Playlist #2: Public Enemy
May 5, 2010
Playlist #4: Pulled Back Covers
May 5, 2010

Playlist #3: 90’s Hip-Hop Jams

Before Hip-Hop went Hip-Pop, these were the artists making waves.

This weeks’ playlist, 90’s Hip-Hop Jams. Before Hip-Hop went Hip-Pop, these were the artists making waves. The MCs, DJs, and producers behind these classics are the reason that Chingy, E-40, and a host of less-talented contemporaries have an audience to play to. There has been some good rap since then, but the mid-90s were the hey-day for sure.


  1. Deep Cover. Dr. Dre and Snoop Dogg – Before “Doggy Style”, this classic introduced the world to Snoop Doggy Dogg’s lyrical sickness and firmly established Dr. Dre as not only rap’s most gifted producer but a talent scout to boot.
  2. Hand on the Pump. Cypress Hill – B Real’s nasal goodness first took flight on this old favorite. And “Duke of Earl” hasn’t sounded the same since.
  3. They Want EFX. Das EFX – Their candle burned out quickly, but before it did Das Efx, established themselves as two of the quickest and most experimental lyricists of their generation. And they reportedly lived in the sewers. I don’t know if they had that claim before TMNT, but either way it was a great angle. In a business that’s as much about street cred as talent, you can’t get much more street than underneath it.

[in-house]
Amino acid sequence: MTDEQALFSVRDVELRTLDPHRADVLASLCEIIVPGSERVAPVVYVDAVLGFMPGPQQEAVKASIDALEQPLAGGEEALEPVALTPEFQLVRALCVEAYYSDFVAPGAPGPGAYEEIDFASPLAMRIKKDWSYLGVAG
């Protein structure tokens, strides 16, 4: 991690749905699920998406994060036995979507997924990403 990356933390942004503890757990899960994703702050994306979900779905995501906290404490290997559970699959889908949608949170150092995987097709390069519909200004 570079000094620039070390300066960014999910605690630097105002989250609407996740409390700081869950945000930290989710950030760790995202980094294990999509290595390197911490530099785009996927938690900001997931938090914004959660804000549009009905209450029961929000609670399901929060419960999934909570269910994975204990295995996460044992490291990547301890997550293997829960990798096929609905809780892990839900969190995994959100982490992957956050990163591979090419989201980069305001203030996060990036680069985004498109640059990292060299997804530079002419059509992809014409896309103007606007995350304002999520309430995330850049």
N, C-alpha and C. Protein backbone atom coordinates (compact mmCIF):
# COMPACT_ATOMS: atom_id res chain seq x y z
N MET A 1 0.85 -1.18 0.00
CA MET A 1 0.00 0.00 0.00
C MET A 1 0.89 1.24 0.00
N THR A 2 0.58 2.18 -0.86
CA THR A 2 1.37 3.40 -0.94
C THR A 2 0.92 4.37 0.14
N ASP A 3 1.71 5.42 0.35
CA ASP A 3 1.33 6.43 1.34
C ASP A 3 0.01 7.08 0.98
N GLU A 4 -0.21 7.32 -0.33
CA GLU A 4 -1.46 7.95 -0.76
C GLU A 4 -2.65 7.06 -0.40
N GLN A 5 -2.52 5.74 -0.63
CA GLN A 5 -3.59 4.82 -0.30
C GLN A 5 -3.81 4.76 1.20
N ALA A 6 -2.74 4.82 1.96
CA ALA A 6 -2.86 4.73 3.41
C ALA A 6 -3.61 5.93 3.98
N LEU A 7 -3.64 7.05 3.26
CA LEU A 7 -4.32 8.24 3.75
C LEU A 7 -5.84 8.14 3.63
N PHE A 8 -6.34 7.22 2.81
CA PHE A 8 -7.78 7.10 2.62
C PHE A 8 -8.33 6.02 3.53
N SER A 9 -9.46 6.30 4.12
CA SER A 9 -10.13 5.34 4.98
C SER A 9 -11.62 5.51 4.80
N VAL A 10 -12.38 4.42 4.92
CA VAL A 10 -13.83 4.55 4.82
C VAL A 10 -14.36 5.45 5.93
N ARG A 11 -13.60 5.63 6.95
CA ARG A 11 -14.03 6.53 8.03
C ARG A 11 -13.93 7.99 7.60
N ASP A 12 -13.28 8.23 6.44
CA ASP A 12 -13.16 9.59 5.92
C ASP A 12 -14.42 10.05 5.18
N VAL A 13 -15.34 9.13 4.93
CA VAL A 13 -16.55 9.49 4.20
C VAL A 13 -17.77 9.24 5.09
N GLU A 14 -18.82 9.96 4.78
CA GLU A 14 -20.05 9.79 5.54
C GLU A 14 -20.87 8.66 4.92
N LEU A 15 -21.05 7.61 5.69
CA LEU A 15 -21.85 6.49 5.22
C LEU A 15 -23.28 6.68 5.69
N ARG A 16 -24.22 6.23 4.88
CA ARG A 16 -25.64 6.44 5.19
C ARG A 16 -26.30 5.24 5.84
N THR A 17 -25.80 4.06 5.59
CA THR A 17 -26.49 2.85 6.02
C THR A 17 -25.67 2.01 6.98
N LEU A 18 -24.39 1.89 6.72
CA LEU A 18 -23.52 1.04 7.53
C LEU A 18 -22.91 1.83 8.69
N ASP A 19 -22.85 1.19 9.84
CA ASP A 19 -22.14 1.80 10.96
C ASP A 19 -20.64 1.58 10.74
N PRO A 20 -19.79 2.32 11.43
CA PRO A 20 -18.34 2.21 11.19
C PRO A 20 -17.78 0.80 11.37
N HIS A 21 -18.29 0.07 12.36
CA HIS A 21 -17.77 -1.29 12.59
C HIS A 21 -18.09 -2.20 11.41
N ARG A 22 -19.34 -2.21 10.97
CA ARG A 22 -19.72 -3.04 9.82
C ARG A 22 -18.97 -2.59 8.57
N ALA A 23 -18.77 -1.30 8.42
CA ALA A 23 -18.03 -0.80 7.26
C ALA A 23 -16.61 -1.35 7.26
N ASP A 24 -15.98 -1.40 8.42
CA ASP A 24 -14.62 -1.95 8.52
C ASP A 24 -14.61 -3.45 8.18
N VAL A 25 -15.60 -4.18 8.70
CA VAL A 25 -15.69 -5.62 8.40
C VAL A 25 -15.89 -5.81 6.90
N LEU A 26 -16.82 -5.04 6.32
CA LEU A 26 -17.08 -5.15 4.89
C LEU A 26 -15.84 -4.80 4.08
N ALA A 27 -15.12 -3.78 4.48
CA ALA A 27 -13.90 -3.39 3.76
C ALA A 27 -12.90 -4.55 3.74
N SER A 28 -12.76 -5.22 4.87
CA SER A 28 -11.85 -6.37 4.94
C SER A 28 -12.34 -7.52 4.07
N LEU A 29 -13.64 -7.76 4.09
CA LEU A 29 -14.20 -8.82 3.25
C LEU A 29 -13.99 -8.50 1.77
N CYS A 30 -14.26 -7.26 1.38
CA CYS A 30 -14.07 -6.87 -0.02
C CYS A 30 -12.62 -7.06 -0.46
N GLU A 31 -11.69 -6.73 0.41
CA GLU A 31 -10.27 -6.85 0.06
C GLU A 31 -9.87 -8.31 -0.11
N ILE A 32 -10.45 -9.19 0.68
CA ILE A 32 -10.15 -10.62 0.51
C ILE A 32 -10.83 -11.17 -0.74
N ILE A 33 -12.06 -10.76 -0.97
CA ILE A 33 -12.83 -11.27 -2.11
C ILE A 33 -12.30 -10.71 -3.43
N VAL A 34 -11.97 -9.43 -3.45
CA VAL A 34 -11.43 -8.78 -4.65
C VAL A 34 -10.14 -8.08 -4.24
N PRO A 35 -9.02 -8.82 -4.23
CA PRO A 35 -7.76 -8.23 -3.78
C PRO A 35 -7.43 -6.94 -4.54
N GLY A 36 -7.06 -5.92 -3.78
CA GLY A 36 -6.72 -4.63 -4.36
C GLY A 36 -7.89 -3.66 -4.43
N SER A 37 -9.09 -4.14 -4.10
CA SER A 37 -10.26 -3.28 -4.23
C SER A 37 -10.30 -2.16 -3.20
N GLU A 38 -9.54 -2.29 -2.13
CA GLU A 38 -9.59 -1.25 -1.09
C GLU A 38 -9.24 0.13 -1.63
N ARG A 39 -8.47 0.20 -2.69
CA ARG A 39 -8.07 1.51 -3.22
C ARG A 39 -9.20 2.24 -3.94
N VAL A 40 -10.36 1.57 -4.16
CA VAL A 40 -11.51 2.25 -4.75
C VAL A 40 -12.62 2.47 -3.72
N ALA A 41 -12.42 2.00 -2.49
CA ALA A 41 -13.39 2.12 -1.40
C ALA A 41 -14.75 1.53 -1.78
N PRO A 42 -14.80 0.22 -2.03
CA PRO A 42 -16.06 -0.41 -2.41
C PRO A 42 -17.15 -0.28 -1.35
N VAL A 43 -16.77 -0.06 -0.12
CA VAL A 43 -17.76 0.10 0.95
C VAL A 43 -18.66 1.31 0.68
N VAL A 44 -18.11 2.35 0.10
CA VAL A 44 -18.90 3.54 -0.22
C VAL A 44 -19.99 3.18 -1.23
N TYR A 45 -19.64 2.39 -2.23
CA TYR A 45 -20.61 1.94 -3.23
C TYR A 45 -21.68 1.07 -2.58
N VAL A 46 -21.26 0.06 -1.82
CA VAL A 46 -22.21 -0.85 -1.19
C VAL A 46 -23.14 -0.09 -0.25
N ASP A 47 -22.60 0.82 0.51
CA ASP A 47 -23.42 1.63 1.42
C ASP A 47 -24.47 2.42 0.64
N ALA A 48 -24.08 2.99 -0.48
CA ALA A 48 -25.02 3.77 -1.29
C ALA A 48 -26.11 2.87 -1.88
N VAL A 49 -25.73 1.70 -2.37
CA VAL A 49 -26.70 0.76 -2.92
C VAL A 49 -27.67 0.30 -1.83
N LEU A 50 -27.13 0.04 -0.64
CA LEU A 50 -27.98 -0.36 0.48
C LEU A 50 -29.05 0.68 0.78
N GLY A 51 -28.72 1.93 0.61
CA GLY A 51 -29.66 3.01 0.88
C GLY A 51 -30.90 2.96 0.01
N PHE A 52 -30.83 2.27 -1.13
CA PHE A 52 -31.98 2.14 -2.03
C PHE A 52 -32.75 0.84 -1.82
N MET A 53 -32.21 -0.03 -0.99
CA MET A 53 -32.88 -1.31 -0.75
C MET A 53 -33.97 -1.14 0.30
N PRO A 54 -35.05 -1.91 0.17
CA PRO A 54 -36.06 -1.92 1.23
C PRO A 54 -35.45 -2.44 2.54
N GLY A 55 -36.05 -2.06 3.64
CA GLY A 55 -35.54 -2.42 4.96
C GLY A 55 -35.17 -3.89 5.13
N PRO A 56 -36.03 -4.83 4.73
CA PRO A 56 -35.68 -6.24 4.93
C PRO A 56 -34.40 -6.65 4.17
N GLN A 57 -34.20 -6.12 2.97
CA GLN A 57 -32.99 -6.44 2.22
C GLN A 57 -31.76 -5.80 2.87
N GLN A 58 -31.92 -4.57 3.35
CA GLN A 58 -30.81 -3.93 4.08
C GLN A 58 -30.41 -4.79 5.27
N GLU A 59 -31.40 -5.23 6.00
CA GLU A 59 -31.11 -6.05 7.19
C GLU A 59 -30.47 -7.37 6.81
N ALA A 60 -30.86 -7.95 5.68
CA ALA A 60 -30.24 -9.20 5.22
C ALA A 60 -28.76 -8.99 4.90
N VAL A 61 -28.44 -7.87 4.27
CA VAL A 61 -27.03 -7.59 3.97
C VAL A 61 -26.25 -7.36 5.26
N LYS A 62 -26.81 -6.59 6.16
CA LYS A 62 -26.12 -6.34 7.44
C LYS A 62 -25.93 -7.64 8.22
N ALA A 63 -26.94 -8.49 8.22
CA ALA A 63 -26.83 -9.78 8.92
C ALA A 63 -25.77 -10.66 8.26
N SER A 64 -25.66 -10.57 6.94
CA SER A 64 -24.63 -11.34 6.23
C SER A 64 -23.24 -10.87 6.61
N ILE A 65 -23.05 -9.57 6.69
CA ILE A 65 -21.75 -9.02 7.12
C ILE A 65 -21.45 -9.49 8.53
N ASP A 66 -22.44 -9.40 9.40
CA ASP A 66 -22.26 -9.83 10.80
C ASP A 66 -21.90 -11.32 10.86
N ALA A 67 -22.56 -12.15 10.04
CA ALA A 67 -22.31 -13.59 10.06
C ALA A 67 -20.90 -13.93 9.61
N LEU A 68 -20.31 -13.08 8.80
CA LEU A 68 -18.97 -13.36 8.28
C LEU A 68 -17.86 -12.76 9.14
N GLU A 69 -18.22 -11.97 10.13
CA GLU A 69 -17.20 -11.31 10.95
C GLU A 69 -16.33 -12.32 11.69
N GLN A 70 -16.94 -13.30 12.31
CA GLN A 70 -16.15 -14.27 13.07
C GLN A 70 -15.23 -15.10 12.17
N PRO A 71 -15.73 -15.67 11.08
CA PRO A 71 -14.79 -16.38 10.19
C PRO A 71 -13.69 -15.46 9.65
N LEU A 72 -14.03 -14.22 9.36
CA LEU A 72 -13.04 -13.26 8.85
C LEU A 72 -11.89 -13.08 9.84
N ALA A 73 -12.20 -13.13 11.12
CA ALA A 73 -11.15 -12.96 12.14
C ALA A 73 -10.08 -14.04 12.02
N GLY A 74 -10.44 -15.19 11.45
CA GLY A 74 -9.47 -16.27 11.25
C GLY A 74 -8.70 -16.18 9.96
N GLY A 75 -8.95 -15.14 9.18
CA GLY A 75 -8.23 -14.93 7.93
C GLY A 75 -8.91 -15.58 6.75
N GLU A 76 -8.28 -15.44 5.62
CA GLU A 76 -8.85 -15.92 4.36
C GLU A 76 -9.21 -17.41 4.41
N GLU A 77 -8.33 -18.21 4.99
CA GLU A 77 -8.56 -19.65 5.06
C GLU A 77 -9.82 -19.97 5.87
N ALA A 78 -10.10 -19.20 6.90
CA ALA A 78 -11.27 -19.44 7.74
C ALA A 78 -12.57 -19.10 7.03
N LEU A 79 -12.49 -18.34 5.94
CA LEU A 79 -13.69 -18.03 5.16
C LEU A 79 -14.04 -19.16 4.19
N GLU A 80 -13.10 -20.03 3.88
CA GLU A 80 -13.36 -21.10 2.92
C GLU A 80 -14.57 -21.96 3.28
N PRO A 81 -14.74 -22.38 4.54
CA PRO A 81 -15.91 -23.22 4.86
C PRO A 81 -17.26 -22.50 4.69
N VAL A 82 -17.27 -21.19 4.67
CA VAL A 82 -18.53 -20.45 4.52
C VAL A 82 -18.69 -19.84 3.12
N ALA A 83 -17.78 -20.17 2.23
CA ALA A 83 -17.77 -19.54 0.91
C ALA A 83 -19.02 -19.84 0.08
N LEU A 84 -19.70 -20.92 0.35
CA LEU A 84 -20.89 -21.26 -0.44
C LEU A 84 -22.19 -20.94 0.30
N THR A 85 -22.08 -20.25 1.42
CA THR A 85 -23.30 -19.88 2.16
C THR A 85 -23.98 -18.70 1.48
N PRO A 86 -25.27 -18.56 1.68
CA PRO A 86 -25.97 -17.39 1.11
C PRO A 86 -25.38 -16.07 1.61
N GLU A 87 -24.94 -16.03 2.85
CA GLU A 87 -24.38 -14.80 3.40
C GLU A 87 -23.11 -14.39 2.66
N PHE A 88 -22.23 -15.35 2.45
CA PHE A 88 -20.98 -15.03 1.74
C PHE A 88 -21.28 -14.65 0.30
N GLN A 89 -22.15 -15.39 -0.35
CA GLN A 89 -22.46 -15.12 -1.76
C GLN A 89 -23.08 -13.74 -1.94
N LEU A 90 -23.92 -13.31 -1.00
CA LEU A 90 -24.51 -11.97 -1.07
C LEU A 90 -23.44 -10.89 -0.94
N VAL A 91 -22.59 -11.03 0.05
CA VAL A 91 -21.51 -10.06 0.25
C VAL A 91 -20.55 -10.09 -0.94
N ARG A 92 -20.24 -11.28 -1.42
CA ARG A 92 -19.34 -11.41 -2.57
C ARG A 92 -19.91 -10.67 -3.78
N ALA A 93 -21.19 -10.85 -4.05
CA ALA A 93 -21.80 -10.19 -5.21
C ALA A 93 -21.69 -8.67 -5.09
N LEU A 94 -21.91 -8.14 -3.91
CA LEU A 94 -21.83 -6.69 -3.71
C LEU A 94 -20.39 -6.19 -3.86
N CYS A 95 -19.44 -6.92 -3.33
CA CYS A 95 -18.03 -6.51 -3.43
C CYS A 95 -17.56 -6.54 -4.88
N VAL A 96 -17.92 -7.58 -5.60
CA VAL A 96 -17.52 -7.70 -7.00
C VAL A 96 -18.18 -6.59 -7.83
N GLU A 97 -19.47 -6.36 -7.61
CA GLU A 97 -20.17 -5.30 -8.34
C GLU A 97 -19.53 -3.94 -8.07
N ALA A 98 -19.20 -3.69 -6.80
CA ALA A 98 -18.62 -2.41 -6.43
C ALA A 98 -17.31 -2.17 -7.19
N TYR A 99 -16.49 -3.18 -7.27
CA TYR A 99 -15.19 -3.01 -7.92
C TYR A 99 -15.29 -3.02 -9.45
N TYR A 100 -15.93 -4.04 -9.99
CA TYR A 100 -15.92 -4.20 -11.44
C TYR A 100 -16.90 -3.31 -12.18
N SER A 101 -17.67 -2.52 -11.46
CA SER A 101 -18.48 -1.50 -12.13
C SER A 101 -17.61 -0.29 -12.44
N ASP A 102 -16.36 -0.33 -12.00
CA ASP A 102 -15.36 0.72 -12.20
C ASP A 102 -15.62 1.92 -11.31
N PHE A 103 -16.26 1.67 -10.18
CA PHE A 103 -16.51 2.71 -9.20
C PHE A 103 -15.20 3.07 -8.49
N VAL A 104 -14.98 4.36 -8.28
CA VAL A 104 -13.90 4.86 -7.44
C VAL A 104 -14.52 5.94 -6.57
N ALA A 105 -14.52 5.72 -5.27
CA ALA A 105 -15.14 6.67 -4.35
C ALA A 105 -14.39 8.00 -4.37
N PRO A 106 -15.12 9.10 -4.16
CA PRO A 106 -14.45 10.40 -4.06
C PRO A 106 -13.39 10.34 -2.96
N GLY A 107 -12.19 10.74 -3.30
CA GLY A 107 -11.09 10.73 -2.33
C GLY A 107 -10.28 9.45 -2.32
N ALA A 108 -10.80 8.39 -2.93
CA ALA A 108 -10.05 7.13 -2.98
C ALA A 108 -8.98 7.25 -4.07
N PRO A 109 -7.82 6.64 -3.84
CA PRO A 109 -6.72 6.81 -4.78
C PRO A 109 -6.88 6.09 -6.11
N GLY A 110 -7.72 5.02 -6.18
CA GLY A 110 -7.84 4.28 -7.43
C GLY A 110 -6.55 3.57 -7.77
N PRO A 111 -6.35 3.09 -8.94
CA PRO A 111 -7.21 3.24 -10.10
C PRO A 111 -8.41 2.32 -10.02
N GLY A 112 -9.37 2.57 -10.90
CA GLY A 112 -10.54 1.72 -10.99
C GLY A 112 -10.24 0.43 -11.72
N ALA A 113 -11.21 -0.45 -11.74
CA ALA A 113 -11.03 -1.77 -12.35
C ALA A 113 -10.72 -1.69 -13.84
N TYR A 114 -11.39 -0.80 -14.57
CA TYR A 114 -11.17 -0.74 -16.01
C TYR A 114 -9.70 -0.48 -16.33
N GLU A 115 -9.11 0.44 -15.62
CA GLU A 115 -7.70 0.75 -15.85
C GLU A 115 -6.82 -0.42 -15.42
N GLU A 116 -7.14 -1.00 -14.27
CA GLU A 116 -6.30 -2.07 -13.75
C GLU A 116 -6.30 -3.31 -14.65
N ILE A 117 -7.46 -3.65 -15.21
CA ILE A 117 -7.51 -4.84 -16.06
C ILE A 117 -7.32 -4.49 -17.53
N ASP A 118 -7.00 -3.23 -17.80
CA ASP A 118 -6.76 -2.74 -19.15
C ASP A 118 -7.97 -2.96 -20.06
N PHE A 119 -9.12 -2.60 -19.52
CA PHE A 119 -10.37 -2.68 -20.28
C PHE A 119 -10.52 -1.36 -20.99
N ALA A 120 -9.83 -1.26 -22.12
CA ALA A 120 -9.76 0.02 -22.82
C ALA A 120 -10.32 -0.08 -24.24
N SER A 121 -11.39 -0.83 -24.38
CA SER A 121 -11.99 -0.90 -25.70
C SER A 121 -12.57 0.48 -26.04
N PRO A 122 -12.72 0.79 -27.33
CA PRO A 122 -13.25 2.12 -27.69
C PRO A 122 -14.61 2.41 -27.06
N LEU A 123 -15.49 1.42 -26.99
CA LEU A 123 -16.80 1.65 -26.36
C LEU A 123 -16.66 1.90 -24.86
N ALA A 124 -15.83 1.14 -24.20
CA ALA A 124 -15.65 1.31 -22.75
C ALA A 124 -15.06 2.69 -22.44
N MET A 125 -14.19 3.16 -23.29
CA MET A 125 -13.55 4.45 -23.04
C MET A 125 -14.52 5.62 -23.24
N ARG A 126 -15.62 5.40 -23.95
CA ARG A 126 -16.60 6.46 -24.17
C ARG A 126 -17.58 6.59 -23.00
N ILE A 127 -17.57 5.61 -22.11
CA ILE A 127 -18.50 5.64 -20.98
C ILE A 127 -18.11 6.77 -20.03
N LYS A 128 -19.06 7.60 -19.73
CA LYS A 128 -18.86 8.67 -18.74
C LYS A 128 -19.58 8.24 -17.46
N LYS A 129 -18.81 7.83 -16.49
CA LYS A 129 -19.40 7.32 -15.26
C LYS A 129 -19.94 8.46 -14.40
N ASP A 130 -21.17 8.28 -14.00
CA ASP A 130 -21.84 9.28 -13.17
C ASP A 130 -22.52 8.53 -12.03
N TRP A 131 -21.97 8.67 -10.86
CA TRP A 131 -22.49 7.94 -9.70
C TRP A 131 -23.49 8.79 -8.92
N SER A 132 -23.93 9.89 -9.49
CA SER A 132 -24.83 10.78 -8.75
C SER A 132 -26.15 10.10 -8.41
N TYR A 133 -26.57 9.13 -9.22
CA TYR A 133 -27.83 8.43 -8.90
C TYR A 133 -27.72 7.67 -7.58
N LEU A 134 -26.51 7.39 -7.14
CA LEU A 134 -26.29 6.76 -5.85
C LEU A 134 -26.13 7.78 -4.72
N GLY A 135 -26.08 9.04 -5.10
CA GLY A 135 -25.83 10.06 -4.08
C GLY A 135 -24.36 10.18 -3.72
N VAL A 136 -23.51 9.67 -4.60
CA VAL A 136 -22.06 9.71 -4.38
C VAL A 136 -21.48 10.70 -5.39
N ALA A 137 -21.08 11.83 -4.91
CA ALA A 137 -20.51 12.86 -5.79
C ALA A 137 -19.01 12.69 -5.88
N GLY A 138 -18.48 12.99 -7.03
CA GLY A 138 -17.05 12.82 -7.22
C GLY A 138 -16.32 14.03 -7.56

4. Crossover. EPMD – Sadly predicting the evolution that would ultimately befall hip-hop, EPMD’s ode to all things sell-out still sounds fresh as a daisy. If a daisy could make a sound.
  5. Alwayz Into Somethin’. N.W.A. – “Nineteen Ninety Muthafuckin’ One” starts this gangsta’ gem. Has it really been that long since N.W.A’s first post-Ice Cube smash hit the airwaves? And yet, Dr. Dre remains the producer-to-beat to this day.
  6. Jackin’ for Beats. Ice Cube – Using samples from some of the biggest Hip-Hop hits of the day (which were largely sample-based themselves), Ice Cube delivers a passionate rhyme about how he’ll take your beat and better it with his voice.
  7. Money Gone. Spice 1 – When the east bay gangster burst on the scene with “Welcome to the Ghetto”, no one could have predicted the jaw-dropping skills he displays on this b-side from his self-titled debut album.
  8. Ain’t to be Fucked With. MC Breed – Backed by one of my favorite beats of 1992, MC Breed is another northern california rapper who deserves a spot on your ipod.
  9. My Mind’s Playin’ Tricks On Me. Geto Boys – The scariest group in Gangsta Rap goes all out on this one. Backed by a fantastic soul loop, Bushwick Bill, Scarface, and Willy D, take you through a paranoid romp in the ghetto.
  10. It Ain’t Hard to Tell. Nas – The first big smash from an MC that is still going as strong as a triple-espresso. It doesn’t take an incredibly attuned ear to recognize Nas’s genius but the sampling of Michael Jackson’s “Human Nature” adds a little honey for the bees. Proof of the tracks old-schoolness comes in his referencing Sly Stone’s movie, Cobra.
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